something that required immediate attention because it was life-threatening, correct?
A. That’s why I immediately authorized it. Q. I understand. So you did your part by
immediately authorizing the procedure, correct? A. Yes.).
There is another section of Dr. Krebs’ deposition that comes close to leading to
an inference that he saw the January 2012 UR. After being asked, “can we agree he
didn’t get the procedure quickly?”, Dr. Krebs answered, “Assuming the hypothetical fivemonth delay that you gave me is anywhere correct, then I would agree. If the person is
known to have an infection, it shouldn’t take five months to get it.” Docket No. 181-1 at
20, 41:15-20. It could be argued that, for there to be a five-month delay, Dr. Krebs
must be assuming that he saw the UR in January 2012. However, the hypothetical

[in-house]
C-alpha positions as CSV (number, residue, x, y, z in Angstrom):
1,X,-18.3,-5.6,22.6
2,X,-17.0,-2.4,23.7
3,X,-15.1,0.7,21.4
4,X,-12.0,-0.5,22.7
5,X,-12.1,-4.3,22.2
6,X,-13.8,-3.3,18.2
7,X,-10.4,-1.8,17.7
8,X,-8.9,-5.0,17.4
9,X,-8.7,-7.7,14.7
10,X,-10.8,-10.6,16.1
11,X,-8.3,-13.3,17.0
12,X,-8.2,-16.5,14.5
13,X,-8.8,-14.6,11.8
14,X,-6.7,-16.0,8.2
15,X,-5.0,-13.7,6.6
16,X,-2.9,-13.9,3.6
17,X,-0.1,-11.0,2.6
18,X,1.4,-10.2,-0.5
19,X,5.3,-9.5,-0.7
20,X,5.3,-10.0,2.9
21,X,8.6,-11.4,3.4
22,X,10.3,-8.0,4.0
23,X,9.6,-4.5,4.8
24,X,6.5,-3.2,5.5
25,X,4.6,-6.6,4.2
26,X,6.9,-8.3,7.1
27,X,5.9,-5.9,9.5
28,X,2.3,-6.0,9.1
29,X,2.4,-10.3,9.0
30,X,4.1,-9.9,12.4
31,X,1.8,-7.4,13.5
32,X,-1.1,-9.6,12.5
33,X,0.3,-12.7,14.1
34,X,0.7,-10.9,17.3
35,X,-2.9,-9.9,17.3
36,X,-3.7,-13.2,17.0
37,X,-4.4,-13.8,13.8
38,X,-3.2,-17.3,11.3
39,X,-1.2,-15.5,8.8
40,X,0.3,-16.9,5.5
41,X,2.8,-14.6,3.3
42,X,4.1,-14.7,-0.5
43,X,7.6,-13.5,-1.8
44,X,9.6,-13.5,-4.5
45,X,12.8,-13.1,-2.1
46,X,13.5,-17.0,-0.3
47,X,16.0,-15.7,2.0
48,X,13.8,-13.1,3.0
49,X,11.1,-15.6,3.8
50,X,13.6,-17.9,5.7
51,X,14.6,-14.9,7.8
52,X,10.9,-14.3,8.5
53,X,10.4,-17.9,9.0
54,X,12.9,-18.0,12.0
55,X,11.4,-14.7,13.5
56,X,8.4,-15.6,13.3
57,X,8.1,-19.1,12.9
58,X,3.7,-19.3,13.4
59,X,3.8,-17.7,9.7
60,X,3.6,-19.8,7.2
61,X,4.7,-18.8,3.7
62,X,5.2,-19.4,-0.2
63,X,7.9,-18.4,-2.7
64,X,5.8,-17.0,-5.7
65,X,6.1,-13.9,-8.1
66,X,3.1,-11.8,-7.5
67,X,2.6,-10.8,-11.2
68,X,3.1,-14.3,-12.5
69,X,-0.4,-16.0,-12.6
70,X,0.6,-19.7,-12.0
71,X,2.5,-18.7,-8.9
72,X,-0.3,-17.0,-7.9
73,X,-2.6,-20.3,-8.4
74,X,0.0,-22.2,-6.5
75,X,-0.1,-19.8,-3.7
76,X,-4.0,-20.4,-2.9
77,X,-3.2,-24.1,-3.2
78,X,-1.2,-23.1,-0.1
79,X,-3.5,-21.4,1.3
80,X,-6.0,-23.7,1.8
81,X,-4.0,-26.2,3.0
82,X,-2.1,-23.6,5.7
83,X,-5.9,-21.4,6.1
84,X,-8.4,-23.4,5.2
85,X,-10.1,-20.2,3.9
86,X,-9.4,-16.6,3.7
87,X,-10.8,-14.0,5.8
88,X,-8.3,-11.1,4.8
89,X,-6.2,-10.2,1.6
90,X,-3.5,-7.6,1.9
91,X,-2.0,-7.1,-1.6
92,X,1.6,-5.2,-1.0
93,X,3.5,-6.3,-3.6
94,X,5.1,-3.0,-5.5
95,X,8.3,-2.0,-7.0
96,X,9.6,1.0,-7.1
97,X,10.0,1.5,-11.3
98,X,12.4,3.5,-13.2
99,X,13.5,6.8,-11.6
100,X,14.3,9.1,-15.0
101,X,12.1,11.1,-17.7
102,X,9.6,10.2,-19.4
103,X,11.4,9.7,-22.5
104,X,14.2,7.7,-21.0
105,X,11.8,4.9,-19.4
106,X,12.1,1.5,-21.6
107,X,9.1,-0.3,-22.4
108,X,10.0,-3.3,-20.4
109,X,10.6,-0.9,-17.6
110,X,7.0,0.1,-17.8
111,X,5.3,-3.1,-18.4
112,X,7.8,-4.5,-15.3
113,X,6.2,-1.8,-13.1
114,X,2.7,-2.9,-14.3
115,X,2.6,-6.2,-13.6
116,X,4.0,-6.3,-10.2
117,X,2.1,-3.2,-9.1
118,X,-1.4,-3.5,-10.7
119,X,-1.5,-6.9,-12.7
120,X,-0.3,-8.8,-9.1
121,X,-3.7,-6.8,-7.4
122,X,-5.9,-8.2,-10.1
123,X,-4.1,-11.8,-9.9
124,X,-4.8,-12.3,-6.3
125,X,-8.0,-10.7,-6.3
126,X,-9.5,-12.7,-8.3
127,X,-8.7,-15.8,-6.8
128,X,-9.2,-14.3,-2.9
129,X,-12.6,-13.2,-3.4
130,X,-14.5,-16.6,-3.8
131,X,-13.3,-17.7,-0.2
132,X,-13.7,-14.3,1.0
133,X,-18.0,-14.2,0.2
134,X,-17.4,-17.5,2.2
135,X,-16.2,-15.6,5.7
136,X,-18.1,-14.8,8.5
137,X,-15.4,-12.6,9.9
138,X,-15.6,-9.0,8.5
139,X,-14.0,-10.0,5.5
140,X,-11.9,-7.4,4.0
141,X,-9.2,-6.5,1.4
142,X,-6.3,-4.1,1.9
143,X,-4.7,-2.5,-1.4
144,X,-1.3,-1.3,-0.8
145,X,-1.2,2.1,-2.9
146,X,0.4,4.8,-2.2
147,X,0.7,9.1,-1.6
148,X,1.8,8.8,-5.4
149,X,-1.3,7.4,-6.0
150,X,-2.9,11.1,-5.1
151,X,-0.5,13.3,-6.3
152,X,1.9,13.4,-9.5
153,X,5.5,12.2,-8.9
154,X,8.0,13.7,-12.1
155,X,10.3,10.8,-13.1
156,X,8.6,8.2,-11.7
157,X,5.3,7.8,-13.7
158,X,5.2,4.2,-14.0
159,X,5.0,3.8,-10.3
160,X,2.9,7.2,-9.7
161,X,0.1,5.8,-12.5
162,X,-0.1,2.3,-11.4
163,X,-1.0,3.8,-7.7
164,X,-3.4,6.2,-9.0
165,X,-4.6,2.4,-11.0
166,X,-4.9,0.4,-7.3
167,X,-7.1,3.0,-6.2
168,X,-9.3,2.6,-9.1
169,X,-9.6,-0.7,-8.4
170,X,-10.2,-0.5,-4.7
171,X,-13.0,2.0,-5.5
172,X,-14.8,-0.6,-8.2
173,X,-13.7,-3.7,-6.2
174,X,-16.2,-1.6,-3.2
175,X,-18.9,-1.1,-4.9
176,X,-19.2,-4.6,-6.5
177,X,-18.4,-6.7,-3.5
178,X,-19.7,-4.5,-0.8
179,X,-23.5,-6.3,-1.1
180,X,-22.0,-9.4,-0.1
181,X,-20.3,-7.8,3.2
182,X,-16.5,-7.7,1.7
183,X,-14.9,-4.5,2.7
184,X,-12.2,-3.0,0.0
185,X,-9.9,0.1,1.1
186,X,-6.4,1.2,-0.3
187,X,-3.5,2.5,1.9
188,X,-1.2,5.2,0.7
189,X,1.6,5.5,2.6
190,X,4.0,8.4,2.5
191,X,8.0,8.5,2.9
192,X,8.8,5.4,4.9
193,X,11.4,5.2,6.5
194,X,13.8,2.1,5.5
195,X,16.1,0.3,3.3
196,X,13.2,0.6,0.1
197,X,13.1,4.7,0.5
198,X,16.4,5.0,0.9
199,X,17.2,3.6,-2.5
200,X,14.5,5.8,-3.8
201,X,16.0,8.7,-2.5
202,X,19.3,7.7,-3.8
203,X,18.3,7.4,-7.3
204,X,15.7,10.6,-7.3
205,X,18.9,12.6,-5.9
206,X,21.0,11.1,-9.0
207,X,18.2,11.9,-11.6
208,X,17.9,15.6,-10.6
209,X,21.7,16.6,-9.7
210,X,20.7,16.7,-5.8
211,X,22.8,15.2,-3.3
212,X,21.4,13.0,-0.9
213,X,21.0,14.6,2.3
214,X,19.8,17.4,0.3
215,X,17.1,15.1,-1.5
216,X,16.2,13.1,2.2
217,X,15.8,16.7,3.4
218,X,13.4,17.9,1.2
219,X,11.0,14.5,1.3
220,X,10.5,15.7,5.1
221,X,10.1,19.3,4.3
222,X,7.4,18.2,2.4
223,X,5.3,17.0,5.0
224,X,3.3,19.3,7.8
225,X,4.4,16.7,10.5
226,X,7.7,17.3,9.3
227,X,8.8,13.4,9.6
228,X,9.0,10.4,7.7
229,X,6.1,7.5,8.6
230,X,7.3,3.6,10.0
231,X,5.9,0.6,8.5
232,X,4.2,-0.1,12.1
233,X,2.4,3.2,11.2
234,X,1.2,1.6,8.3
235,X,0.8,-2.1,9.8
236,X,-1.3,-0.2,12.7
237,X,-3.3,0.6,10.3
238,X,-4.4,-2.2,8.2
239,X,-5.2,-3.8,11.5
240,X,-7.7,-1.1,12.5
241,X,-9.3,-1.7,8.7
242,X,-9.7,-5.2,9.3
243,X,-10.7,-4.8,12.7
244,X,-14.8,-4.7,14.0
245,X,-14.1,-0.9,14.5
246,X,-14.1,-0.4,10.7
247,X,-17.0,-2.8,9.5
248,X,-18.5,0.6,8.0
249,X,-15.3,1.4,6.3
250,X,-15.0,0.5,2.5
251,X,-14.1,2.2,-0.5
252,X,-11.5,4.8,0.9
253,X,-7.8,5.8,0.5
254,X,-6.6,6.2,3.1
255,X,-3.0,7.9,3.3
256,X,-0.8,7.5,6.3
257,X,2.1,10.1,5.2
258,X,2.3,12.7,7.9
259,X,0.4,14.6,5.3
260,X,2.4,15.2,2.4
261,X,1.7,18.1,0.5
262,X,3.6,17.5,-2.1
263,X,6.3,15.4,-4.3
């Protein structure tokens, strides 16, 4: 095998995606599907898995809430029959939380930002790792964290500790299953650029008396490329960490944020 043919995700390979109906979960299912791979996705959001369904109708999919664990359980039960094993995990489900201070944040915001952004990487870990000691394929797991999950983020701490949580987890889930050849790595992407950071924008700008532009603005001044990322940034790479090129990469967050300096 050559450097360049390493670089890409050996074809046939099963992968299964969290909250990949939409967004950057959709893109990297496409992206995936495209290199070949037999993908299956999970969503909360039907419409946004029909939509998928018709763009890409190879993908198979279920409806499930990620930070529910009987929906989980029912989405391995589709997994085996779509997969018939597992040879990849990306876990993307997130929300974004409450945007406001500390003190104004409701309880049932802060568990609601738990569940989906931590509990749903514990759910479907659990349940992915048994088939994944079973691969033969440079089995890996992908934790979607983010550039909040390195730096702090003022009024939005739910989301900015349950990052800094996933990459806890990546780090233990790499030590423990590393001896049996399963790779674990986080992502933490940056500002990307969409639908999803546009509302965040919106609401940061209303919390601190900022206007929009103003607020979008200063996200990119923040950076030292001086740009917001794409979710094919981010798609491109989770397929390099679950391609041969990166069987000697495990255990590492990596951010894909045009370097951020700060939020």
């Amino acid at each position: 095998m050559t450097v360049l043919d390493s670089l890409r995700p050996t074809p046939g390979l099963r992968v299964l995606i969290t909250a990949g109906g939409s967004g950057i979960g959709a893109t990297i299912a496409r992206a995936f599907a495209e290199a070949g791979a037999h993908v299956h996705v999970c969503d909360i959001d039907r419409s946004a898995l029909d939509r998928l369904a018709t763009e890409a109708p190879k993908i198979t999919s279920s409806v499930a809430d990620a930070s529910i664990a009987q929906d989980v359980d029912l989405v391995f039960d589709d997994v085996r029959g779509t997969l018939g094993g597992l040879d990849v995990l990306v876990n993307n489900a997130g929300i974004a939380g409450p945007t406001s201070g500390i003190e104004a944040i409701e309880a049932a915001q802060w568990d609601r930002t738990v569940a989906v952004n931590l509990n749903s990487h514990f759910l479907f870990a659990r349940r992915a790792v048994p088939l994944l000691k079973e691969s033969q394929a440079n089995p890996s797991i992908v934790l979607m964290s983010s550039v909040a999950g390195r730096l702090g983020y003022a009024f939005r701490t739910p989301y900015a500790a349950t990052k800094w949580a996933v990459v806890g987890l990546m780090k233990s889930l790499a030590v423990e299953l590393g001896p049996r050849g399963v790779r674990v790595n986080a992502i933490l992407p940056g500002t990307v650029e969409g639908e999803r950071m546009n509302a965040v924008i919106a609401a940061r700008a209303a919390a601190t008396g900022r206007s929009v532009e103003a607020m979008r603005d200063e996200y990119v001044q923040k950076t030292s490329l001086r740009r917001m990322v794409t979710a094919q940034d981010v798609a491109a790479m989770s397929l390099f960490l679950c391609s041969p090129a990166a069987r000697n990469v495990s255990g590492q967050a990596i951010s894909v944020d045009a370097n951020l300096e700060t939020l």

posed to Dr. Krebs is not included in the excerpts and it is impossible to infer that Dr.
Krebs saw the January UR as opposed to someone else from PHP.
The magistrate judge looked to other evidence in the record to support that the
January 2012 UR requested surgery and not a mere aspiration procedure. In particular,
the Recommendation notes that the physician’s assistant who submitted the January
2012 UR believed that she had requested surgery. See Docket No. 221 at 21. This is
irrelevant to plaintiff’s claim against Dr. Krebs, however, as the physician assistant’s
belief as to what procedure she requested has no bearing on whether Dr. Krebs
B. Plaintiff’s Objection
Plaintiff does not object to the Recommendation’s findings that he abandoned
his breach of contract claim against PHP and Dr. Krebs, that his negligence claim
against PHP is barred by the corporate practice of medicine doctrine, and that
plaintiff’s negligence claim against Dr. Krebs fails because plaintiff did not file a
certificate of review as required by Colo. Rev. Stat. § 13-20-602(1)(a). 8 The Court has
reviewed these aspects of the Recommendation and is satisfied that there is “no clear
error on the face of the record.”9 Fed. R. Civ. P. 72(b) Advisory Committee Notes.